This has to be the most ridiculous Pat Robertson story ever. I'm only highlighting it to show how ridiculous Robertson coverage can be. Sometimes people should just ignore the guy. All this story is doing is driving up the sales of an energy shake. To explain how Robertson and his energy shakes got into the news, we start with CBS Sports Online's SPiN columnist Clay Travis, who wrote on May 22 that he heard from a reader that former Secretary of State Madeleine Albright's claim that she could leg-press 400 prounds was "nothing" and that Robertson can leg-press 2,000 pounds. Oh and by the way, Robertson is 76 years old.
Travis predicted that Robertson's gym didn't even have 44 of those 45-pound weights. Considering my old gym, where I paid way too much membership money, had about 30 of them, for four machines, I was with him on that one.
But alas, Robertson can, according to his spokesman Christopher A. Roslan, leg press 2,000 pounds! Also known as a ton. Which is a lot of weight. A ton can crush and kill a man. I know this because newsprint rolls, at least when I was a kid, weighed about 2,000 pounds and accidents were known to kill.
Somehow I still doubt Roslan, and here's why. Travis writes:
There is no way on earth Robertson leg presses 2,000 pounds. That would mean a 76-year-old man broke the all-time Florida State University leg press record by 665 pounds over Dan Kendra. 665 pounds. Further, when he set the record, they had to modify the leg press machine to fit 1,335 pounds of weight. Plus, Kendra's capillaries in his eyes burst. Burst. Where in the world did Robertson even find a machine that could hold 2,000 pounds at one time? And how does he still have vision?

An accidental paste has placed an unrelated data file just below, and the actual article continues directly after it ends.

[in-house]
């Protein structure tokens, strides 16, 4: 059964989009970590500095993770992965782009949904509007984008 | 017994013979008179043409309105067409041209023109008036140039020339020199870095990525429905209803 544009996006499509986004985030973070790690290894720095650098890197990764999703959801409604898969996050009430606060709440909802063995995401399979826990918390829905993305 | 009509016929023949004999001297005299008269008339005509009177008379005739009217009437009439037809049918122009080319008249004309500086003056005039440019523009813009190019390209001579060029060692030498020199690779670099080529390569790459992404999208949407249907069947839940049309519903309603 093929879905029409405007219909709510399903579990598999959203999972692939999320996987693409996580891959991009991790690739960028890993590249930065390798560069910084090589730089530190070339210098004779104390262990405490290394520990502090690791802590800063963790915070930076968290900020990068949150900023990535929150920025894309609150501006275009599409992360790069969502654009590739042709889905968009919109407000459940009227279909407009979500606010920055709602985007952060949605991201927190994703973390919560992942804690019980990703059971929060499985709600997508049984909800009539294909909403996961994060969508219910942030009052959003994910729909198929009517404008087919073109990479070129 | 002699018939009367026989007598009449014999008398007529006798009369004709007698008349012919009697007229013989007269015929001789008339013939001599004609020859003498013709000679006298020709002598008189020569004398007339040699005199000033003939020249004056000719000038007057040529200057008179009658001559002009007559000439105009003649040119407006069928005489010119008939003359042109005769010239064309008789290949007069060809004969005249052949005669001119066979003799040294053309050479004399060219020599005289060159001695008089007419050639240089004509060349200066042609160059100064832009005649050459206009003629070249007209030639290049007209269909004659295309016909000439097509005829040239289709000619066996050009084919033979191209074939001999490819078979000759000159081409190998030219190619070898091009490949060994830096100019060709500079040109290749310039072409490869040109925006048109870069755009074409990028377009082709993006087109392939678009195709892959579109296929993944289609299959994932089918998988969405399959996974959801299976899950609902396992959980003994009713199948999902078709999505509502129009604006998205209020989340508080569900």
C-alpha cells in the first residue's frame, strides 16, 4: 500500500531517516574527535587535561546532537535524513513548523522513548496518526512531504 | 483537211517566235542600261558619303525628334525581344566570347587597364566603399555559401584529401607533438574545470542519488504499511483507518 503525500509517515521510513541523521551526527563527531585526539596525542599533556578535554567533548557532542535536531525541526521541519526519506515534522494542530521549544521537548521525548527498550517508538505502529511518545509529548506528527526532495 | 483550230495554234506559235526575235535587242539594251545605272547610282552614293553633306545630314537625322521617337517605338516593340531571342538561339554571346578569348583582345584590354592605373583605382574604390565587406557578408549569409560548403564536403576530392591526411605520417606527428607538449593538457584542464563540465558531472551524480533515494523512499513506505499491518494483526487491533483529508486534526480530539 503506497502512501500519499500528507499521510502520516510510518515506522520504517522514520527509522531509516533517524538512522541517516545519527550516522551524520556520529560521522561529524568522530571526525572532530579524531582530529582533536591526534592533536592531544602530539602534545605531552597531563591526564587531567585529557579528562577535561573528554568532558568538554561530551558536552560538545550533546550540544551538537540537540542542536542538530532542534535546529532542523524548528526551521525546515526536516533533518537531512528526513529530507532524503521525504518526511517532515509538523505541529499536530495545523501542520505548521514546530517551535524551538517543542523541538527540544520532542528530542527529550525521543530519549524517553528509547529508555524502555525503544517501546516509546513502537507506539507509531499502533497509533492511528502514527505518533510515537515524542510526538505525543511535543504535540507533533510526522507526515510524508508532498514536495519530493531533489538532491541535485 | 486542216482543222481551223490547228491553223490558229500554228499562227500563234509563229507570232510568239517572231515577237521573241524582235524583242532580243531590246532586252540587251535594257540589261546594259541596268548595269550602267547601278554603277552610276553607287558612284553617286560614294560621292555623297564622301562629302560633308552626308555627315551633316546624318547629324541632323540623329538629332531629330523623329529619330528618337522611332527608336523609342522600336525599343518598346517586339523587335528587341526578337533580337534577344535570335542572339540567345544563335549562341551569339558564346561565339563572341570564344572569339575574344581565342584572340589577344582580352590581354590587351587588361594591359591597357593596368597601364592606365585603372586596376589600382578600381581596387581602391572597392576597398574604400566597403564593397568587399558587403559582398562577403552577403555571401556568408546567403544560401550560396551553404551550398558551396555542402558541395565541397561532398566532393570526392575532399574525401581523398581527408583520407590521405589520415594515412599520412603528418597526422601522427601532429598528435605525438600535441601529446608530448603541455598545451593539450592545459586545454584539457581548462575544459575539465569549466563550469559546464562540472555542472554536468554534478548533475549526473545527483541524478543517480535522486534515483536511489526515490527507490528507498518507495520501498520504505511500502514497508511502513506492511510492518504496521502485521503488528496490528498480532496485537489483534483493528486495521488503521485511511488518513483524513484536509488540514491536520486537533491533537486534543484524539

As something of a sports junkie, I found these initial articles relatively amusing. It's pretty clear that Robertson is just trying to sell his protein shake, but so are lots of people, and this isn't the first time someone has made a ridiculous claim of strength.
This story was destined to dwell in obscurity until the Associated Press, apparently with little else to do, decided to release the results of its investigation on Monday. It must have been a slow Memorial Day weekend:
VIRGINIA BEACH, Va. -- Religious broadcaster Pat Robertson says he has leg-pressed 2,000 pounds, but some say he'd be in a pretty tough spot if he tried.
The "700 Club" host's feat of strength is recounted on the Web site of his Christian Broadcasting Network, in a posting headlined "How Pat Robertson Leg Pressed 2,000 Pounds."
According to the CBN Web site, Robertson worked his way up to lifting a ton with the help of his physician, who is not named. The posting does not say when the lift occurred, but a CBN spokeswoman released photos to The Associated Press that she said showed Robertson lifting 2,000 pounds in 2003, when Robertson was 73. He is now 76.
Even the photo accompanying the story is controversial. Provided by the Christian Broadcasting Network, the date stamp reads Aug. 1, 1994, but a CBN spokesman said it is from 2003.
Apparently the leg-press isn't even legitimate. According to CBN information, the 2,000 pounds were loaded onto the machine by two men and they then let the weight down on Robertson, who pushed it up once and let it back down once. I'm also told there is a video of the event. The AP investigation revealed that the weight was 1,000 pounds.